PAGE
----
For the more than 1 million Rohingya Muslim genocide survivors, 2020 was a year of hardship, suffering and victimisation. Sadly, the new year has already brought new horrors, with Bangladesh uprooting thousands from the refugee camps of Cox's Bazaar, and sending them to a remote island in the Bay of Bengal, otherwise known as Bhasan Char.

The Rohingya refugee crisis needs our attention

Qj JOURNAL
Ema Popovic
January 15, 2021

Wednesday, January 13, 2021

‘We Tried to Warn You’

The Atlantic
January 12, 2021

While reporting on Facebook’s operations in Myanmar in 2018, I wrote about mobs hunting down people in the streets, violent animosity toward a beleaguered minority group, and the targeting of journalists (some of whom were branded as terrorists)—all of which could be traced back to hate-filled misinformation that had rippled across social media unimpeded. At the time, a Facebook employee, an American diplomat, and several others who had spent time in Myanmar (also known as Burma) told me they worried that similar trends were under way in the United States.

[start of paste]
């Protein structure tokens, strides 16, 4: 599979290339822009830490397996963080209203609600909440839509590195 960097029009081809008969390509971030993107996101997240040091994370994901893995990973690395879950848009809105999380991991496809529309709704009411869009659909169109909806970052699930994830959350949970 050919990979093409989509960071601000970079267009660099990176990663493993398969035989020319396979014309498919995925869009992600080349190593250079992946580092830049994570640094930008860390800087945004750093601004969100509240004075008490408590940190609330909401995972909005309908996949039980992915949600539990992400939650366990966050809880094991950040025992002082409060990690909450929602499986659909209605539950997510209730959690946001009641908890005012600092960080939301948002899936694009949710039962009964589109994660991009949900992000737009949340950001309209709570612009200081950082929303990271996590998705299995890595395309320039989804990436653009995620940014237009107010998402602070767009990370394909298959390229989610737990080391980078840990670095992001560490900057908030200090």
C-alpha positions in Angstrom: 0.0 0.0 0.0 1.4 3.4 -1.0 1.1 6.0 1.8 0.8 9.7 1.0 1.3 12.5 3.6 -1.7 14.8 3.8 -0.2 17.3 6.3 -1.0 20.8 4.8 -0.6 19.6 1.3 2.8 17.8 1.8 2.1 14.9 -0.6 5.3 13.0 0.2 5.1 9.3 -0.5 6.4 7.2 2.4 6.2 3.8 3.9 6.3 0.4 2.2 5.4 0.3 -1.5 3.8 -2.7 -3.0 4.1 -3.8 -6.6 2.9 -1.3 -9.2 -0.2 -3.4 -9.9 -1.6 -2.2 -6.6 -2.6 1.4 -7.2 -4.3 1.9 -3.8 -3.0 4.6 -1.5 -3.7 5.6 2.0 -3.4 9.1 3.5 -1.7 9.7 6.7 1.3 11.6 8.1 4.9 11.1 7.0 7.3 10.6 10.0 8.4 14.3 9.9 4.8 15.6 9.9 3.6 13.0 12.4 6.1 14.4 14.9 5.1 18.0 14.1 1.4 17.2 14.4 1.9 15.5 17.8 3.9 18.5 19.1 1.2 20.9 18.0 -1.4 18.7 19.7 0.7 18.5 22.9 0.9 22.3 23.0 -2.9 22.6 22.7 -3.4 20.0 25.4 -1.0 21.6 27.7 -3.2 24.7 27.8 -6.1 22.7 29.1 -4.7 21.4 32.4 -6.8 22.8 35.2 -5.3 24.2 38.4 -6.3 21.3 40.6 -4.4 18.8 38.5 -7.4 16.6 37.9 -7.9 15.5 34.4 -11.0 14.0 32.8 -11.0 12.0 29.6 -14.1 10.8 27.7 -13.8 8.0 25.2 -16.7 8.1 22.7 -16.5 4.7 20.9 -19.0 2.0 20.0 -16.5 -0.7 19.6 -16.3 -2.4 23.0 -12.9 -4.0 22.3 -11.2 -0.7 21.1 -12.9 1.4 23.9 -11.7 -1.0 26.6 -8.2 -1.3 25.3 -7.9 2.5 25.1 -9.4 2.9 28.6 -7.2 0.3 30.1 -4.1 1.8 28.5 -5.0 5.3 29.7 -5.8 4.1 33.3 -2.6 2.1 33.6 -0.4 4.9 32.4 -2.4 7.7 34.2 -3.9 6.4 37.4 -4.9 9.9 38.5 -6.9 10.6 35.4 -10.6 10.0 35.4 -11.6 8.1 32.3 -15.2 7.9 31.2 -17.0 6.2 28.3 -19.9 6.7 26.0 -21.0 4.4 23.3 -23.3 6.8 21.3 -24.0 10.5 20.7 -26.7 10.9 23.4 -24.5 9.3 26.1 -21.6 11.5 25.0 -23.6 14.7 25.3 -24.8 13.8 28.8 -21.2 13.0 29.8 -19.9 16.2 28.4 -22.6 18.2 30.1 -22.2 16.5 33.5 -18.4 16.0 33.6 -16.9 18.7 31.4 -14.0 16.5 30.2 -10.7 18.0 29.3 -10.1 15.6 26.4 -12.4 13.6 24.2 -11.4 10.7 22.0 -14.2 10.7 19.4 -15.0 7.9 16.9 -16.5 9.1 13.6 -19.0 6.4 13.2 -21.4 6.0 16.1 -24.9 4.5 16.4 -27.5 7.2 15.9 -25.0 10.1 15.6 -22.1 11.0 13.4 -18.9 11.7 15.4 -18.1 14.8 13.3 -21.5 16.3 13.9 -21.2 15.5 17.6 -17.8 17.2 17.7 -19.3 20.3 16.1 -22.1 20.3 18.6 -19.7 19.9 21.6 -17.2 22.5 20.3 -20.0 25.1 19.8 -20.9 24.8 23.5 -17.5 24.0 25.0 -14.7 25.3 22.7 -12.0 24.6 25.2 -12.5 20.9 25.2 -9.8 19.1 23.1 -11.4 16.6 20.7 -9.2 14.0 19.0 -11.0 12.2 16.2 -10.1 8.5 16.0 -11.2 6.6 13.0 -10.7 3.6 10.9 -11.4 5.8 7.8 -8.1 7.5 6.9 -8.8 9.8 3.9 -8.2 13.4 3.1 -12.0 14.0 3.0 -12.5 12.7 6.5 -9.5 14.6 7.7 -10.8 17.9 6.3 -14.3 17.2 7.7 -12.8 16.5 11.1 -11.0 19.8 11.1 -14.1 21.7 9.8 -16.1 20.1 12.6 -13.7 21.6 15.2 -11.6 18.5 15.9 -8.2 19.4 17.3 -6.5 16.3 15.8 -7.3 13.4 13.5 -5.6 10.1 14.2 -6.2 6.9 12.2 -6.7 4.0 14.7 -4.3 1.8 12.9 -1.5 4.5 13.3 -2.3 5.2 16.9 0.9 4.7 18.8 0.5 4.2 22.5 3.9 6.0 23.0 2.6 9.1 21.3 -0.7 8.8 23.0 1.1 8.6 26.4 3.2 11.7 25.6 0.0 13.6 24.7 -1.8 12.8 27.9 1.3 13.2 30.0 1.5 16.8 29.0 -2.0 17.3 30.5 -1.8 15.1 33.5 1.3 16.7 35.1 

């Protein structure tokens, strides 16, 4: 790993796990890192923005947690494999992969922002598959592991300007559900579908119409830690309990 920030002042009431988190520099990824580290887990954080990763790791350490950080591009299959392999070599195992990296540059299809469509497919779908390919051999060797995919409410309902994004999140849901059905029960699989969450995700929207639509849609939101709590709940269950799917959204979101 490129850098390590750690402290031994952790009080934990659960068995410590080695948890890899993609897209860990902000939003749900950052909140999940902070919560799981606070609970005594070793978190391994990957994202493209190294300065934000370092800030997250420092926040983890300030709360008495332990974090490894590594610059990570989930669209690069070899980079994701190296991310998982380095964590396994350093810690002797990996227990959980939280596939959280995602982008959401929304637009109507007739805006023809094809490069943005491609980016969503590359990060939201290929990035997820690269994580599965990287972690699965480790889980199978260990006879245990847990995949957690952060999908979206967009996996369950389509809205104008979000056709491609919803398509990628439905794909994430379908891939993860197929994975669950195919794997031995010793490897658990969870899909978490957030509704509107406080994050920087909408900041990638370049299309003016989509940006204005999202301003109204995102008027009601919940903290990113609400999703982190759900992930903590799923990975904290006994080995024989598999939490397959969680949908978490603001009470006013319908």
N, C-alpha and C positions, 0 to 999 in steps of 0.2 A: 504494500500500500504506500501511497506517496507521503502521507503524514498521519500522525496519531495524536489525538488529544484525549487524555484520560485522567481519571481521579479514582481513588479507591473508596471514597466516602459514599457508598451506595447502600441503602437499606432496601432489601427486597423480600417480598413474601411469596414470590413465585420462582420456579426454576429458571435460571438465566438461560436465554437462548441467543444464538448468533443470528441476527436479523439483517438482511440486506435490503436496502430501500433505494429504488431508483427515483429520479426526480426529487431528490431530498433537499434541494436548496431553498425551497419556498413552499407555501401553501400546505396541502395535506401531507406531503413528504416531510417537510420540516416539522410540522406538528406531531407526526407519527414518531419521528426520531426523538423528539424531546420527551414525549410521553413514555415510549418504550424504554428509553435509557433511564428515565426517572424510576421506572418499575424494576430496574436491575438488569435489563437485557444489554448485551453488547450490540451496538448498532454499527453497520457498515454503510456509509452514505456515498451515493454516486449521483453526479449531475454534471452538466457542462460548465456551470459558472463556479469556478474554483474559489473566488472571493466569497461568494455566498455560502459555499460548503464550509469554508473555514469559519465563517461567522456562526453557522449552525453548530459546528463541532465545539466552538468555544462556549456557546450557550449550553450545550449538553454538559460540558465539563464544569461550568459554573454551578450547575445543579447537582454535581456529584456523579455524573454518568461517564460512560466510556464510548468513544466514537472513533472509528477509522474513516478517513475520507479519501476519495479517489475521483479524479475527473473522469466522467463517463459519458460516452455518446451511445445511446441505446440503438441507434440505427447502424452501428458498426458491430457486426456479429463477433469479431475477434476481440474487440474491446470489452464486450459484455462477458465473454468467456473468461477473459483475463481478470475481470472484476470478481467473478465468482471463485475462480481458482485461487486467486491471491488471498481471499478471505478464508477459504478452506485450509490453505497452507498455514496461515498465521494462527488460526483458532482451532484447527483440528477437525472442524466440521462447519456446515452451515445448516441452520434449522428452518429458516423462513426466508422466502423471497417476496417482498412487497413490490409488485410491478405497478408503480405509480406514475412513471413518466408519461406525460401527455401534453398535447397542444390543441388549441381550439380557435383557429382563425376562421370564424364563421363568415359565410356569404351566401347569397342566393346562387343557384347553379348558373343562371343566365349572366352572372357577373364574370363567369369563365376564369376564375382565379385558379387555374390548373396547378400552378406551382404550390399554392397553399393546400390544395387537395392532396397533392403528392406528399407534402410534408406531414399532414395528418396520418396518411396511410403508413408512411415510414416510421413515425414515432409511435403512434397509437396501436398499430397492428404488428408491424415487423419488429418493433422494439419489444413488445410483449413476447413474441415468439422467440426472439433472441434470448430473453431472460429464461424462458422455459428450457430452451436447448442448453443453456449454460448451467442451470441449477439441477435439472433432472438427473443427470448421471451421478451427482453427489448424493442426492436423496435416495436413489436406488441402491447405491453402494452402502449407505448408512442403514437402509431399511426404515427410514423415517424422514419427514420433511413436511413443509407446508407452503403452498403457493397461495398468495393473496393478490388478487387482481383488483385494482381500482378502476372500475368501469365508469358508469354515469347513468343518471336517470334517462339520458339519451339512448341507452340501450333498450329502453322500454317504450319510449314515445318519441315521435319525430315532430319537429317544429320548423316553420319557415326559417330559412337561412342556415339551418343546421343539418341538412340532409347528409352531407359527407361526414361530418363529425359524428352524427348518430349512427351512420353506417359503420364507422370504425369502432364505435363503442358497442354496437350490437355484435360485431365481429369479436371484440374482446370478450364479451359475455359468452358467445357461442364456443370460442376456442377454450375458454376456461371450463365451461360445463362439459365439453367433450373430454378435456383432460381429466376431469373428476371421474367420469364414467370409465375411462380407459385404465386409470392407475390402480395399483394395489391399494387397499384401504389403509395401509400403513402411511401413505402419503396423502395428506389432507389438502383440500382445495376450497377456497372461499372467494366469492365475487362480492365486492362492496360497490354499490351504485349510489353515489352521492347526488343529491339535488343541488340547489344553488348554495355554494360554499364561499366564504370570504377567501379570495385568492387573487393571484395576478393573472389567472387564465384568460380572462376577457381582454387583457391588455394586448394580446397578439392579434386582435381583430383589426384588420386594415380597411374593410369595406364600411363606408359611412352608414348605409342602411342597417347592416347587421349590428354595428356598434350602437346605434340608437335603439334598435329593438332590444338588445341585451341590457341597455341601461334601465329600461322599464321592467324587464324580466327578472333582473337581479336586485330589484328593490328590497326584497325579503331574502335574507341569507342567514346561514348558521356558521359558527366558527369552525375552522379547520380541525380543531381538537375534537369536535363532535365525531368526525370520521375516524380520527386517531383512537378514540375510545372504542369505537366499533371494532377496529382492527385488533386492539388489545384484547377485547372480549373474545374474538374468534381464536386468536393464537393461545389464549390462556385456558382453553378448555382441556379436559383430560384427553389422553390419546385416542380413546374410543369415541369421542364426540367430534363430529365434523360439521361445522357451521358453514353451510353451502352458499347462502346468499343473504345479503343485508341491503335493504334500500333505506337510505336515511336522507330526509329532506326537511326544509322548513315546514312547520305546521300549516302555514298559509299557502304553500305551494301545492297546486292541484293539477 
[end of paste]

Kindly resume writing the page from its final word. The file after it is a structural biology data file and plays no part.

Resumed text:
Beijing’s New Toys in Myanmar

THE I DIPLOMAT
By Amara Thiha
January 11, 2021


Infrastructure is high on China’s agenda in Myanmar, but it is also making headway in other important sectors. 

A year after Chinese President Xi Jinping’s first state visit to Myanmar, Foreign Minister Wang Yi is scheduled to arrive in the capital Naypyidaw today for a two-day official visit. The trip to Myanmar follows an African tour that has taken Wang to Nigeria, the Democratic Republic of Congo, Botswana, Tanzania, and the Seychelles. The agenda of his Myanmar trip is yet to be confirmed, but the ongoing progress of the China-Myanmar Economic Corridor (CMEC), along with COVID-19 diplomacy, is very likely to be high on the list.